In the United States, urban renewal often is the term applied to massive government efforts in the 1960s to create modern living conditions in inner cities by extensive demolition of existing housing in favor of constructing large government-planned housing complexes. Many people consider these efforts to have been a failure—for disrupting existing communities (largely poorer and working-class African Americans), the droll architectural styles employed, and, importantly, plans to extend interstate highways through neighborhoods that favored transportation of suburban residents over inner cities populations. Many of these efforts led to increased community organization and protests. Now in Moscow a similar plan is underway to replace Soviet-era housing with new, modern housing for the city’s middle class, with similar results—increased community organization and protests, which are extremely rare activities in Russia.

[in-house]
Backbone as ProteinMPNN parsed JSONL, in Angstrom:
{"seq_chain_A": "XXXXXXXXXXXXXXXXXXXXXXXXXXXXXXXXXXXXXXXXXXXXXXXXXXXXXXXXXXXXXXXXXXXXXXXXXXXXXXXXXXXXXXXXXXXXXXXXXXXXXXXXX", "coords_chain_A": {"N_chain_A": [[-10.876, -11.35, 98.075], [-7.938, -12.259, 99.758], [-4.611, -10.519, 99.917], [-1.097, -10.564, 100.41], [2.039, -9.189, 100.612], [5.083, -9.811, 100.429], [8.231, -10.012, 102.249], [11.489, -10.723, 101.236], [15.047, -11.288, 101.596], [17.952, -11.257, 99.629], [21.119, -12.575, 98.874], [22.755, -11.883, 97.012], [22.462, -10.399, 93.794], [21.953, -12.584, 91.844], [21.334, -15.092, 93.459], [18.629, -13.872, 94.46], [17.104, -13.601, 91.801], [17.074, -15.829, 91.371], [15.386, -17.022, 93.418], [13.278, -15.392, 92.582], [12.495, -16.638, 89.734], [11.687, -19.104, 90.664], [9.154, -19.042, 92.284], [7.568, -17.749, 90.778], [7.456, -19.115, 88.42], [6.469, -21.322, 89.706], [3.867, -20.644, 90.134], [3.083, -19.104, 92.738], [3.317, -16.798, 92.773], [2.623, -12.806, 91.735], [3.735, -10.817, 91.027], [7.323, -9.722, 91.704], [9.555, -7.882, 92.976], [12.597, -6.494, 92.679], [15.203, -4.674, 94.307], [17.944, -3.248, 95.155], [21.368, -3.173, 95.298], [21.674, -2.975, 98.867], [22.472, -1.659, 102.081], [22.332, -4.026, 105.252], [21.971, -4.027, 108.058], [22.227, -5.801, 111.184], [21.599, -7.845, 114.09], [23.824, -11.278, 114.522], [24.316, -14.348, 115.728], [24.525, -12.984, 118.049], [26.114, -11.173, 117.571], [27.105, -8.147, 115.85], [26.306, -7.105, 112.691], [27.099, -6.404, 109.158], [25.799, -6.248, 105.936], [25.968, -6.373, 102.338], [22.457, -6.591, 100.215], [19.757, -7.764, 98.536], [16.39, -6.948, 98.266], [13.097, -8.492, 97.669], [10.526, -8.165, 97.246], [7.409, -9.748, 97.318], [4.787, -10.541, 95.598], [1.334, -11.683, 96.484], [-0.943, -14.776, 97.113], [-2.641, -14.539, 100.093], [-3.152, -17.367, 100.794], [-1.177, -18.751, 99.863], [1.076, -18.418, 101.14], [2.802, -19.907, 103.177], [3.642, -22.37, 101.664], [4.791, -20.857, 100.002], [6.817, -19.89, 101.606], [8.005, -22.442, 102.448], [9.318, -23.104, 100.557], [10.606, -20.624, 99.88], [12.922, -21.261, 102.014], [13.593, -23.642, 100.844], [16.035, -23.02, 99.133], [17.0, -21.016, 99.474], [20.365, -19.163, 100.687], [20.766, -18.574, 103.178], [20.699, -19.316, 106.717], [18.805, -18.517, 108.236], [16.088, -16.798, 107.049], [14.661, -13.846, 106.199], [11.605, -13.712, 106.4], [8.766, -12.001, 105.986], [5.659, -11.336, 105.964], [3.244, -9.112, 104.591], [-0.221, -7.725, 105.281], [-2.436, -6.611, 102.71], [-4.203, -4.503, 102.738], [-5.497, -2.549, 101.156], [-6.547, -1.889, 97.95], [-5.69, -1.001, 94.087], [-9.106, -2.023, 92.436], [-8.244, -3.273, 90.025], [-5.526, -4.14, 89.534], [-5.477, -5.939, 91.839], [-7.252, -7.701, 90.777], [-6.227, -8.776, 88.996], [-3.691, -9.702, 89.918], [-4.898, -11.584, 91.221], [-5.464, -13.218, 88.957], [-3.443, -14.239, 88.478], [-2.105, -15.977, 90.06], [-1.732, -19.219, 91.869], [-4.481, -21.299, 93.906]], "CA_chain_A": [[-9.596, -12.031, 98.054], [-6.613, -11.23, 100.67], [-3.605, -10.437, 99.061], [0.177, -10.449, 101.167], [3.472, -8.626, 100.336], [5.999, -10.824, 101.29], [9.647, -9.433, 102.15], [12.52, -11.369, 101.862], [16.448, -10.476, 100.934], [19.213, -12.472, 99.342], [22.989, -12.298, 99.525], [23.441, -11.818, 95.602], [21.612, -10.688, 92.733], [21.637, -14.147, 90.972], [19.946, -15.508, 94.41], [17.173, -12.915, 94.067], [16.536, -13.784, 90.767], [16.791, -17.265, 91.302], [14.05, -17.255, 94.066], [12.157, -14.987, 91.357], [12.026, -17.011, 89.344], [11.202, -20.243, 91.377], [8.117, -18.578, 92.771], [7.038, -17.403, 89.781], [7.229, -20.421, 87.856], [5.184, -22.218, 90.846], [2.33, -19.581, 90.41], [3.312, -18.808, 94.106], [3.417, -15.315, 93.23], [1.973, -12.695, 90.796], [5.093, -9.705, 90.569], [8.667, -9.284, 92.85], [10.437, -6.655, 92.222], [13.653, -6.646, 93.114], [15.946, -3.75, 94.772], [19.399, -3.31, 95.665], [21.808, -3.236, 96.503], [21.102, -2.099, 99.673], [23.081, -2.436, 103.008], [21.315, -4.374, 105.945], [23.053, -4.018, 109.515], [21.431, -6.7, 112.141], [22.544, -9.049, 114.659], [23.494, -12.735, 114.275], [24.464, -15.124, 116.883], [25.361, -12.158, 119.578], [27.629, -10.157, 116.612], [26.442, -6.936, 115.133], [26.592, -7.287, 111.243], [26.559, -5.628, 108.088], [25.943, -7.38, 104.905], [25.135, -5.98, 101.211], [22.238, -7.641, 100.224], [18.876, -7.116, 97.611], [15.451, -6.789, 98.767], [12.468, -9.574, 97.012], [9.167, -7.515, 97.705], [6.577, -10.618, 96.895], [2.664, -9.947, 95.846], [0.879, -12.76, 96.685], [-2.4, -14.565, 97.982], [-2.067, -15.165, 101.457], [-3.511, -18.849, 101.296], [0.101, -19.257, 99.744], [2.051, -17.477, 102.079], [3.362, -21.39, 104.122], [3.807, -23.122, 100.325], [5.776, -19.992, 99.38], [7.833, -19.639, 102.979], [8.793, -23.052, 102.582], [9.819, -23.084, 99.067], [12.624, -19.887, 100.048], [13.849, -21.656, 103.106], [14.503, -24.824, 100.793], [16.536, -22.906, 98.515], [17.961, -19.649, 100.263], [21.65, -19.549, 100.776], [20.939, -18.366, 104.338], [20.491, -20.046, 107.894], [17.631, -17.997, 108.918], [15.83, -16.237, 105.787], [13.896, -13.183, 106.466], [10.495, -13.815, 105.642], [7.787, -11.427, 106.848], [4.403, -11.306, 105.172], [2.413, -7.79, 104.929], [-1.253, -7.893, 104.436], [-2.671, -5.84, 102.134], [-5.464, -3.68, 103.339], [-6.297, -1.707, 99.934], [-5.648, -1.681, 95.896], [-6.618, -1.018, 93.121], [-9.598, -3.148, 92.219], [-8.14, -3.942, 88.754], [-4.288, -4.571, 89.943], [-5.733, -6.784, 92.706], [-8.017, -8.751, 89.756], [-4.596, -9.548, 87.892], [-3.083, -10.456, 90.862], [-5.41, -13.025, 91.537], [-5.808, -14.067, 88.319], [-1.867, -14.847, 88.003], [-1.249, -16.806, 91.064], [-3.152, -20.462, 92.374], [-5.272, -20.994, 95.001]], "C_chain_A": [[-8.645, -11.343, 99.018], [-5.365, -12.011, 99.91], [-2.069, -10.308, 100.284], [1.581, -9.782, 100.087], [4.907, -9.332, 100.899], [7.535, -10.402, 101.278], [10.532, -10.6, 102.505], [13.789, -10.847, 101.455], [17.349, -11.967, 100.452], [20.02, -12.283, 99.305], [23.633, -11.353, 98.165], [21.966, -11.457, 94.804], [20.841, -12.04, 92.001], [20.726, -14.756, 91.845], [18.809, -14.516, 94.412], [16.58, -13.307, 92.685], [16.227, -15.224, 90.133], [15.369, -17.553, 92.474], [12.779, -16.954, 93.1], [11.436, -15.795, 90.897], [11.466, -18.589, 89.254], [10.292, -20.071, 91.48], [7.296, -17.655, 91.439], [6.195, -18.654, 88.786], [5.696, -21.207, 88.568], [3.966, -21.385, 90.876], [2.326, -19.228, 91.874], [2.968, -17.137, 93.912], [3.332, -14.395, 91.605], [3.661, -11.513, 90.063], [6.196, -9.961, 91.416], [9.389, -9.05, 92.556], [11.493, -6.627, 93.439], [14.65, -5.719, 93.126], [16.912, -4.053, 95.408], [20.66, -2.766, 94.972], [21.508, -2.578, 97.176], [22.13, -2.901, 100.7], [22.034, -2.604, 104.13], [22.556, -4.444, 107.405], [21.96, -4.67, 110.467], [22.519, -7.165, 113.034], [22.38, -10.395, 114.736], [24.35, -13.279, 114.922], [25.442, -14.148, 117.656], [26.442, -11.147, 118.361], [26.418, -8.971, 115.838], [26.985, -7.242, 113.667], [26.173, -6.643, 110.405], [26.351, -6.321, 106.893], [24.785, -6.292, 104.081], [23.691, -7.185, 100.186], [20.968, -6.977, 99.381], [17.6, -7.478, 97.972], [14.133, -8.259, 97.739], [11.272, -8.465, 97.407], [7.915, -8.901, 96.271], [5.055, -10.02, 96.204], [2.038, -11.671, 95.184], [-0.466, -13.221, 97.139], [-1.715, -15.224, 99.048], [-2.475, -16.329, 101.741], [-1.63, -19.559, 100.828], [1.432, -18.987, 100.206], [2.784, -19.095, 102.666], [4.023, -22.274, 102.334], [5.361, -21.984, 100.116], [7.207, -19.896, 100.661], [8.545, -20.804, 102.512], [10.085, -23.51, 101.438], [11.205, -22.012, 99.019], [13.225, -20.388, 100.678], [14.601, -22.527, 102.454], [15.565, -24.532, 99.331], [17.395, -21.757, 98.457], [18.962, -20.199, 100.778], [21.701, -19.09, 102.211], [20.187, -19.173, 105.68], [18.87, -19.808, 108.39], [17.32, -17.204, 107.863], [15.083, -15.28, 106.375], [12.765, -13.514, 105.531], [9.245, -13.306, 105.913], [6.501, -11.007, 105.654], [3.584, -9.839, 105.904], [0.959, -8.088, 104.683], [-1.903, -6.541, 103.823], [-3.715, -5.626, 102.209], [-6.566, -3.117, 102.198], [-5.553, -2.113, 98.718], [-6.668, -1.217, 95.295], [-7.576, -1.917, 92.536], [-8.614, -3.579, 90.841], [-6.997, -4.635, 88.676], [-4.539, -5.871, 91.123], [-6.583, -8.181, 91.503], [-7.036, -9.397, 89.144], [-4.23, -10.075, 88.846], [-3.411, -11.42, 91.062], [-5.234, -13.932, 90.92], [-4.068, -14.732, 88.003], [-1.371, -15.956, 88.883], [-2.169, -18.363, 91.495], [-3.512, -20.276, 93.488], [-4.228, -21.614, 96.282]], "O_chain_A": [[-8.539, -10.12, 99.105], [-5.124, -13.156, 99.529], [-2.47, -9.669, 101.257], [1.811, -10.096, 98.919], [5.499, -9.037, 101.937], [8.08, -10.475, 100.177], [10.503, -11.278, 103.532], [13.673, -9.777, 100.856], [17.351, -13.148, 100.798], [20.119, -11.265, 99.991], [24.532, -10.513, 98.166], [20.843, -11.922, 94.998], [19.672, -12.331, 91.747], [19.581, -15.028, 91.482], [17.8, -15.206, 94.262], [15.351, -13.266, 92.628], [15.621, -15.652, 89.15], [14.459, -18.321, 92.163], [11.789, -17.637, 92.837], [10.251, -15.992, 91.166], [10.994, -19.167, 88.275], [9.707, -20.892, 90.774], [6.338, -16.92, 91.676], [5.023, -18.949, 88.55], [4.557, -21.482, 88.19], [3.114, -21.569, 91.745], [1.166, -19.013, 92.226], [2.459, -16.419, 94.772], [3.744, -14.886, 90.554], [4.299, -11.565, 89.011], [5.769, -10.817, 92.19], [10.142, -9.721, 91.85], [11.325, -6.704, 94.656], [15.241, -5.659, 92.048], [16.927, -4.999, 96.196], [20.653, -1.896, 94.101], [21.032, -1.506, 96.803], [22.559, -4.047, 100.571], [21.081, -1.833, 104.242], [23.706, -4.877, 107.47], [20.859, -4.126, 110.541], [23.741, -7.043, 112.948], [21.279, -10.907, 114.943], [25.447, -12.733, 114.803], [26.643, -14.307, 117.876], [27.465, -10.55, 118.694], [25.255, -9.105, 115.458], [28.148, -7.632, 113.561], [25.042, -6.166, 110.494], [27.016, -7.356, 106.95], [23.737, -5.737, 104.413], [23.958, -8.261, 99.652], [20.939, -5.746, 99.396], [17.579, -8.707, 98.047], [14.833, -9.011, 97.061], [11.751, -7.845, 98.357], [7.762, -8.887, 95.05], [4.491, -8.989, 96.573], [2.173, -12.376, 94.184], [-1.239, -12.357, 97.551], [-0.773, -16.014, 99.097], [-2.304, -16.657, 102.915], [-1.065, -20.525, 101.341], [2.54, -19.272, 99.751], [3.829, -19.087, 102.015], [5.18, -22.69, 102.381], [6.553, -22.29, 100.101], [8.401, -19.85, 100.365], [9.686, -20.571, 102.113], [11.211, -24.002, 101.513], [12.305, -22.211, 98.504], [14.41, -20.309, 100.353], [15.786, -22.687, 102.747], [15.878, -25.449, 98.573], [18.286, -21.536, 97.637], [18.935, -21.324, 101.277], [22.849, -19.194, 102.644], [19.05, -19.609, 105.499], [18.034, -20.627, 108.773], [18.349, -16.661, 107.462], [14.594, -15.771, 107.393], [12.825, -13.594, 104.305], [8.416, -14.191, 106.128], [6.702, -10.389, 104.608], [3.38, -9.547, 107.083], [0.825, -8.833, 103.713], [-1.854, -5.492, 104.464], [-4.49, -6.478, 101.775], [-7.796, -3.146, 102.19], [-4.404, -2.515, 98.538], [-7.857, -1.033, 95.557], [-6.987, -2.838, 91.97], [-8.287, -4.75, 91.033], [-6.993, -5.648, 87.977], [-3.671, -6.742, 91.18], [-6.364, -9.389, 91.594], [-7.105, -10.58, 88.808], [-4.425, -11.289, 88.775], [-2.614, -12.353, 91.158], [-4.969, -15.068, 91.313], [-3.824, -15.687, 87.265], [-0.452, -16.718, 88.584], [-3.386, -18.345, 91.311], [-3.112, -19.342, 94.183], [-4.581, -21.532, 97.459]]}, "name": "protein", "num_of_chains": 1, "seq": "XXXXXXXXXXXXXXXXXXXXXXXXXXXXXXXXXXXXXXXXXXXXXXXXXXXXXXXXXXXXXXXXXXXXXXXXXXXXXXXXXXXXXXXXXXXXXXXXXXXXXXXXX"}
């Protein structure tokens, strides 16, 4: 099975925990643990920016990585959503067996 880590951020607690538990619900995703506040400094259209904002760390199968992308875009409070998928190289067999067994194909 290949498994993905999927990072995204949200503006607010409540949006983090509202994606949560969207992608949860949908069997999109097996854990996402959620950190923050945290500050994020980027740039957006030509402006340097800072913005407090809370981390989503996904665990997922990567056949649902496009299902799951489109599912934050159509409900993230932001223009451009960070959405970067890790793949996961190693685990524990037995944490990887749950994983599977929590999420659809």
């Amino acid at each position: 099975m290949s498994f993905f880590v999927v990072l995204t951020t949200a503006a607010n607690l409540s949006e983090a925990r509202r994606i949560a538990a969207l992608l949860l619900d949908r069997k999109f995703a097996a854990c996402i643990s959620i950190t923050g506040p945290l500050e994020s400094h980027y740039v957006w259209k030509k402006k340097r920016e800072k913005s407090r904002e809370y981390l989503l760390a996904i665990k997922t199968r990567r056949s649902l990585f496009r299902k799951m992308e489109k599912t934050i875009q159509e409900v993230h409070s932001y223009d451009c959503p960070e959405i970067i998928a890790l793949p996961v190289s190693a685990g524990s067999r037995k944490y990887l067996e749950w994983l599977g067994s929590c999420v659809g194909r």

Plan to relocate 1.6 million Muscovites turns middle class Russians into protesters
By David Filipov
The Washington Post
June 10, 2017